Last week I buried my grandmother. Though I rejoice knowing I will see her again one day, the world feels emptier without her. I was blessed with great-grandmothers, great aunts, and three grandmothers who all loved the Lord and who are all now in His presence. The loss of these generations of mothers cuts me deeply, but the significance of their lives reverberates within my own. Though some of them never bore physical children, Heaven will be fuller from the spiritual children they produced, fostered, and discipled. The faith of these women cultivated my own and bore me forward into the arms of my Savior. There is something incredibly beautiful and beneficial about a faith that is passed down from generation to generation. We see an example of this in the beginning of Paul’s second letter to Timothy when he writes,
“I am reminded of your sincere faith, which first lived in your grandmother Lois and in your mother Eunice and, I am persuaded, now lives in you also.” (2 Tim. 1:5). A few chapters later he writes again,“But as for you [Timothy], continue in what you have learned and have become convinced of, because you know those from whom you learned it, and how from infancy you have known the Holy Scriptures, which are able to make you wise for salvation through faith in Christ Jesus.” (II Timothy 3:14-15).
What a blessing for Timothy to have been raised in a home where two godly women taught him to love God and to know Scripture. God raised Timothy up at a young age to become an influential leader, teacher, and example of faith and godliness; and He did so by building upon the foundation of faith poured into Timothy through the daily dedication of two mothers.
Although Timothy’s mother and grandmother taught him God’s Word and how to live morally in a corrupt, godless world, their child’s faith was his own. Despite mine and Timothy’s godly heritage, the faith of our mothers could not save us. Faith in Jesus is a personal decision every individual must make, and just because a parent loves Jesus does not mean that their child(ren) will follow in the faith.
After Moses died, Joshua led the Israelites into the long-awaited promise land, and they saw the faithfulness of God demonstrated in mighty ways. The sun stood still. The bigger, badder Amalekites were defeated. The Jordan river dried up during its fullest season so the people could walk across on dry land. The walls of Jericho tumbled as the trumpets blew and the people shouted. God was clearly at work in this generation as he led them triumphantly forward, defeating their enemies before them. But then something tragic happened:
“The people served the Lord throughout the lifetime of Joshua and of the elders who outlived him and who had seen all the great things the Lord had done for Israel….. After that whole generation had been gathered to their ancestors, another generation grew up who knew neither the Lord nor what he had done for Israel” (Judges 2:7, 10).
How heartbreaking. The understanding here isn’t that this next generation did not know of God, but that they did not know him personally. One can only surmise how this happened. Perhaps the parents, consumed by their own faith as they defeated their enemies and dealt with their struggles, neglected to cultivate faith in their children. Or perhaps the parents grew complacent in their faith, thinking they deserved all that they had rather than remembering that they were once slaves set free by the grace of God, not by works of righteousness, for God’s glory not theirs. Whatever the reason – distraction, complacency, etc. – this example serves as a warning.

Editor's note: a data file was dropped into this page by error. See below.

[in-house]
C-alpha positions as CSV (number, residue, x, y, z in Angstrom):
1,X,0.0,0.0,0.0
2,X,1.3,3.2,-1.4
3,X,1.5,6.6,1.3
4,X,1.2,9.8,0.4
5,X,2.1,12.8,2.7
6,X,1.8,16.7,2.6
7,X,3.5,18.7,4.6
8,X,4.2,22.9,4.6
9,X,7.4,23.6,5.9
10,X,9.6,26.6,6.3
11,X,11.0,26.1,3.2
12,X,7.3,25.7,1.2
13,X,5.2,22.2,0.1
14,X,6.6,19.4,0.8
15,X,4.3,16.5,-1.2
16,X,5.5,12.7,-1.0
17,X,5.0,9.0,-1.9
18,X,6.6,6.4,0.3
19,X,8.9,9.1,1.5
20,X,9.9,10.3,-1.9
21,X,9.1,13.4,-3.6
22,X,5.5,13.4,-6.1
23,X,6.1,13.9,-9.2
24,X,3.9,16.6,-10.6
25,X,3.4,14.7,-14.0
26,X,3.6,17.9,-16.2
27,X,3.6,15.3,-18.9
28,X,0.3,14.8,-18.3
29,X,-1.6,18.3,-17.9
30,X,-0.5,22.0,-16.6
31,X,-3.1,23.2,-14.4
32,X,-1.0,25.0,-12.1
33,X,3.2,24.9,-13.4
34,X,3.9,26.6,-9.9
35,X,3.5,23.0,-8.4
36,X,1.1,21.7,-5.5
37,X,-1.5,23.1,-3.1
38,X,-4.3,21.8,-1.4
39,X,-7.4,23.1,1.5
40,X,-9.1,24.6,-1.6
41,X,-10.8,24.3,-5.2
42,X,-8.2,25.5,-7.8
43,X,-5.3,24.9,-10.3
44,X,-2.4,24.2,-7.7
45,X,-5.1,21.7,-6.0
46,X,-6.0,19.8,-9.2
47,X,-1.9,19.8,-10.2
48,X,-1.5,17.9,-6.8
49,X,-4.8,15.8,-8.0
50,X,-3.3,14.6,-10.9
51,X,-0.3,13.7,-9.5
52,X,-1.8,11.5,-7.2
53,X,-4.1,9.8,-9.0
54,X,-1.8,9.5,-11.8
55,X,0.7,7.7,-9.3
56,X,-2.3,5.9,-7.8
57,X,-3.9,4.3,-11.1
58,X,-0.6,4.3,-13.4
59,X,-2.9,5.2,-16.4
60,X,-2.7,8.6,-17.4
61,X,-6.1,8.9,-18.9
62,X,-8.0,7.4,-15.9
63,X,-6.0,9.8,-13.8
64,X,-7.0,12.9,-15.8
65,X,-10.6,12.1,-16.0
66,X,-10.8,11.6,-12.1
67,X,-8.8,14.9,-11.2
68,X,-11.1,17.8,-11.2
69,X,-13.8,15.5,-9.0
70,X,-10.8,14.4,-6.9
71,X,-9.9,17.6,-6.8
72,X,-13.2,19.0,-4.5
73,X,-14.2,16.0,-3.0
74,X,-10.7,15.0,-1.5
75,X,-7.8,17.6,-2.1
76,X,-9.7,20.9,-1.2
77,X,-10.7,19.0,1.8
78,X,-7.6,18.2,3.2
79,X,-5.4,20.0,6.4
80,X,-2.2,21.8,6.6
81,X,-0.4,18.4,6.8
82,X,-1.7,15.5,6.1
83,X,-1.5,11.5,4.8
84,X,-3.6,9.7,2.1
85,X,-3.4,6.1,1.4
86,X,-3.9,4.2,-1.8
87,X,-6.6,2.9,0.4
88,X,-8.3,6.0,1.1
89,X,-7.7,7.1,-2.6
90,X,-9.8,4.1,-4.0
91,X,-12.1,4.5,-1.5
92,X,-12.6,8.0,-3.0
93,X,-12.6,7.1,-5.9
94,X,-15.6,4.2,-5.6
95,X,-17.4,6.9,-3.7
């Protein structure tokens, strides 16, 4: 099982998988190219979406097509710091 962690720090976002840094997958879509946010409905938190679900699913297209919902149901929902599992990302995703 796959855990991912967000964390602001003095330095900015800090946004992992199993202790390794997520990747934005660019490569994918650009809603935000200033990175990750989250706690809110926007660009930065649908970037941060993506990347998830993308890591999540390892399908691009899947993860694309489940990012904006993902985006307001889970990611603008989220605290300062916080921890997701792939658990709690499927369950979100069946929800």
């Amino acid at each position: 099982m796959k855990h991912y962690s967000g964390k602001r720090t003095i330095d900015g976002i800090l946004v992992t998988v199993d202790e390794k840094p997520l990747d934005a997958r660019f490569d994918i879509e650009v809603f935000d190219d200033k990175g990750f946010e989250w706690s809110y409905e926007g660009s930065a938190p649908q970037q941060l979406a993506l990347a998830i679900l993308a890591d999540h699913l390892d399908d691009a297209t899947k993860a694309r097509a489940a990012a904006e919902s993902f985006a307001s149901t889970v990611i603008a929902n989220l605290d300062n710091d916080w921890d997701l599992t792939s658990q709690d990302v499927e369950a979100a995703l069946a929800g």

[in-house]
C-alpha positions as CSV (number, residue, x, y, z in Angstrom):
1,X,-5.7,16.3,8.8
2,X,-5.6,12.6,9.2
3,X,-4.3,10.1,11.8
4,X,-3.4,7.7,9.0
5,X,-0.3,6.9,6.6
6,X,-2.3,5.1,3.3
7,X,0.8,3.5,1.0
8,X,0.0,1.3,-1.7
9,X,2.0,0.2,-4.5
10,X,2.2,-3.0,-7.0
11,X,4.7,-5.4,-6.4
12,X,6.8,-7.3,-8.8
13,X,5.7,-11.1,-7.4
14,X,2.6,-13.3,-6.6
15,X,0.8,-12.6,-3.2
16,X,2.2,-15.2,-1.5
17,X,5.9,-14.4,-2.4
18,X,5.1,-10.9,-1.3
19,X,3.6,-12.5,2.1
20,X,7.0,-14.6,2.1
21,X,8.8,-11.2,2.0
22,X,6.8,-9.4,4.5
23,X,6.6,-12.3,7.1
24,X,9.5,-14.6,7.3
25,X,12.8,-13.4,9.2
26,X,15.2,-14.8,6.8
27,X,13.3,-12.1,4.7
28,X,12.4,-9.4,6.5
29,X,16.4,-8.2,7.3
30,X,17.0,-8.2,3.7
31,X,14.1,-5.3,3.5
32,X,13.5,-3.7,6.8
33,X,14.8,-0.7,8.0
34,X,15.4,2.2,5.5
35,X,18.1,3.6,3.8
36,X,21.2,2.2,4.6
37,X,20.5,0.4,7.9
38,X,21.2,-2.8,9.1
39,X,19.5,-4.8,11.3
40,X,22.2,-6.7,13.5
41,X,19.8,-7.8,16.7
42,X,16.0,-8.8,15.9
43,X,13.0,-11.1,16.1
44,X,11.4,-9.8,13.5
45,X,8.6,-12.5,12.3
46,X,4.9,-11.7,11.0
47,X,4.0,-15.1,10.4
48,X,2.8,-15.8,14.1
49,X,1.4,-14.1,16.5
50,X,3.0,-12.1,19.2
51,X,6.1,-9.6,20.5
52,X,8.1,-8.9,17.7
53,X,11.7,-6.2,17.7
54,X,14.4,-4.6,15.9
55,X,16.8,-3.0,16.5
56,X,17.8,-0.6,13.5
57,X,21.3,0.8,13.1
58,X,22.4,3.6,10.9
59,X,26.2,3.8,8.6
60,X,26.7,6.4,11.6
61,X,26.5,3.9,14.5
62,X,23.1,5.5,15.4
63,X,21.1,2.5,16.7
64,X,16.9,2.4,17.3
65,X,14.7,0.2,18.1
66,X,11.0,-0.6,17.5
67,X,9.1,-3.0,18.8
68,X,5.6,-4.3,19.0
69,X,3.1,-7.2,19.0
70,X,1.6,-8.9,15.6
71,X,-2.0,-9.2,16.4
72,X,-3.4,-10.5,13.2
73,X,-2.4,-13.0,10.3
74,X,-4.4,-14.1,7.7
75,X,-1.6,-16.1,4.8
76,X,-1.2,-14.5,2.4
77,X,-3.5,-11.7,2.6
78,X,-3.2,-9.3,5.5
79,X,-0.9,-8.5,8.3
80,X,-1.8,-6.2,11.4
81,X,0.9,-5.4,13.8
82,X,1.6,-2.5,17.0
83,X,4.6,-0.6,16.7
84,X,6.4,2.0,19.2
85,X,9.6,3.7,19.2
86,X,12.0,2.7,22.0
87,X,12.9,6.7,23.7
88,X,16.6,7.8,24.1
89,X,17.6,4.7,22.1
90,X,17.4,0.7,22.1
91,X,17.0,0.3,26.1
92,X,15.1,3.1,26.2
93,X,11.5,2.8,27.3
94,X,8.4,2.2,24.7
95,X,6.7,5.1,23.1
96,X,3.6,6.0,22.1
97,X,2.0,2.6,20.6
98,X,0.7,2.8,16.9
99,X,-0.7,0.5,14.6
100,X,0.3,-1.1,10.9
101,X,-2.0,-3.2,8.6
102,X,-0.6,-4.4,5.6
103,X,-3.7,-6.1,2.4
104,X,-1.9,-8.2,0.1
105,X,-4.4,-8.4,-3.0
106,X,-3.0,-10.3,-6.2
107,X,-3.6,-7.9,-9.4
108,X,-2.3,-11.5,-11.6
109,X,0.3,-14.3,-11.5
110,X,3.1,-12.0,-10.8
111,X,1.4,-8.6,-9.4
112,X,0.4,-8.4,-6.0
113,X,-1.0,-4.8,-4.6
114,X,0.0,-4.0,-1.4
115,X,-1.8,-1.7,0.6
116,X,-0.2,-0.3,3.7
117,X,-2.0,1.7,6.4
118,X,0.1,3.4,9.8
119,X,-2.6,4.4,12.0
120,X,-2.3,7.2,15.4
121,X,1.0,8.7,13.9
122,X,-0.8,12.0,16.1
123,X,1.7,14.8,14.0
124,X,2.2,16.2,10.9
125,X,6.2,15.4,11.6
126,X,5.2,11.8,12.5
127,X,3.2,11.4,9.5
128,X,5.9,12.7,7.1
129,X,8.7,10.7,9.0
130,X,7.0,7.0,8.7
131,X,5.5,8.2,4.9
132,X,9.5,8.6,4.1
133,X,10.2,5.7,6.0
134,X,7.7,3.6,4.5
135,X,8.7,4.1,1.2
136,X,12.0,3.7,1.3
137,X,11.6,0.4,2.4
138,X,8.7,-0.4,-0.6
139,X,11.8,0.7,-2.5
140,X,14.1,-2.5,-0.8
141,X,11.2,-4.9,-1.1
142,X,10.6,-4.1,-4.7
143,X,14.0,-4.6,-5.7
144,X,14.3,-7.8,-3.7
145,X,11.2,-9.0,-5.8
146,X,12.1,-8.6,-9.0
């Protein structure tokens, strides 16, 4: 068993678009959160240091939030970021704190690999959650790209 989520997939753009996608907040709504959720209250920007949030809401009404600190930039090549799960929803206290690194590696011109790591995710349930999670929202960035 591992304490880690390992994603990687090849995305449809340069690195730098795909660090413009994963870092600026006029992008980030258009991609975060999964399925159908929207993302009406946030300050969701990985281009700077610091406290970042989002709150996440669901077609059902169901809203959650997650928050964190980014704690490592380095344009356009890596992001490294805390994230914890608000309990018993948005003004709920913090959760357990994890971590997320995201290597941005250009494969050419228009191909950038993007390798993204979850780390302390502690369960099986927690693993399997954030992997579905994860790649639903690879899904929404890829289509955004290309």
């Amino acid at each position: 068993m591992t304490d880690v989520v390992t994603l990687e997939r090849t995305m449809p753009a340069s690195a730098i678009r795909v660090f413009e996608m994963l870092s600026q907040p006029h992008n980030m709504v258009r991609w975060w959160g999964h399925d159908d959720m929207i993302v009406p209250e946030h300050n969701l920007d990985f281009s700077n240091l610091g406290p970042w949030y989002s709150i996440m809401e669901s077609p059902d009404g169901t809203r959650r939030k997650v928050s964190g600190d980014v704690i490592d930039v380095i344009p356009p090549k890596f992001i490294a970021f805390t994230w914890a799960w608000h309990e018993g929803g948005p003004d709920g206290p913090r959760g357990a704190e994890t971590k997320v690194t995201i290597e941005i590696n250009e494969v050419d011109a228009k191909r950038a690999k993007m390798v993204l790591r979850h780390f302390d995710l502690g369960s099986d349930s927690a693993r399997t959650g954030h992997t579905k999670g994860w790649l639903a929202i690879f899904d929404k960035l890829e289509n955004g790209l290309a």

While a heritage of faith brings blessings, the responsibility of faith is the intentionality with which it is passed on to our children.
So how does a mother intentionally pass on her faith to her children? Lois and Eunice knew. They taught Timothy God’s Word. According to Paul, the Holy Scriptures “are able to make you wise for salvation through faith in Christ Jesus” (2 Tim 3:15b). He was referring to the Scriptures Timothy had been taught since infancy. It appears that Timothy’s faith in God was firmly established by a thorough understanding of God’s Word, so that when Paul brought the good news of Jesus’ death and resurrection to Timothy’s home, he was saved, as were his mother and grandmother. Intentionally instructing our children in Scripture sets the foundation for their salvation.
Paul continues in the next verses: “All Scripture is God-breathed and is useful for teaching, rebuking, correcting and training in righteousness, so that the servant of God may be thoroughly equipped for every good work” (II Timothy 3:16-17). Intentional Scriptural training is not merely beneficial in leading our children to faith but also necessary for growing their faith into maturity and developing spiritual effectiveness. Someone or something will inform what our children believe, and they will be conformed, either to the image of the world or into the image of Christ. To avoid raising up a generation who does not know God personally or is not equipped to serve Him faithfully, we must intentionally raise our children up in the Word of God.
I am indebted to the mothers who came before me, who passed their faith from generation to generation. They taught me to love others, to serve my church, to give generously, to work diligently, to trust God’s provision, and above all that to be a woman of God one must be a woman of the Word.
What woman in your life has enabled your spiritual growth by her faithfulness? How might you thank her this Mother’s Day? And who are you intentionally investing God’s Word in to ensure the faithfulness of the next generation?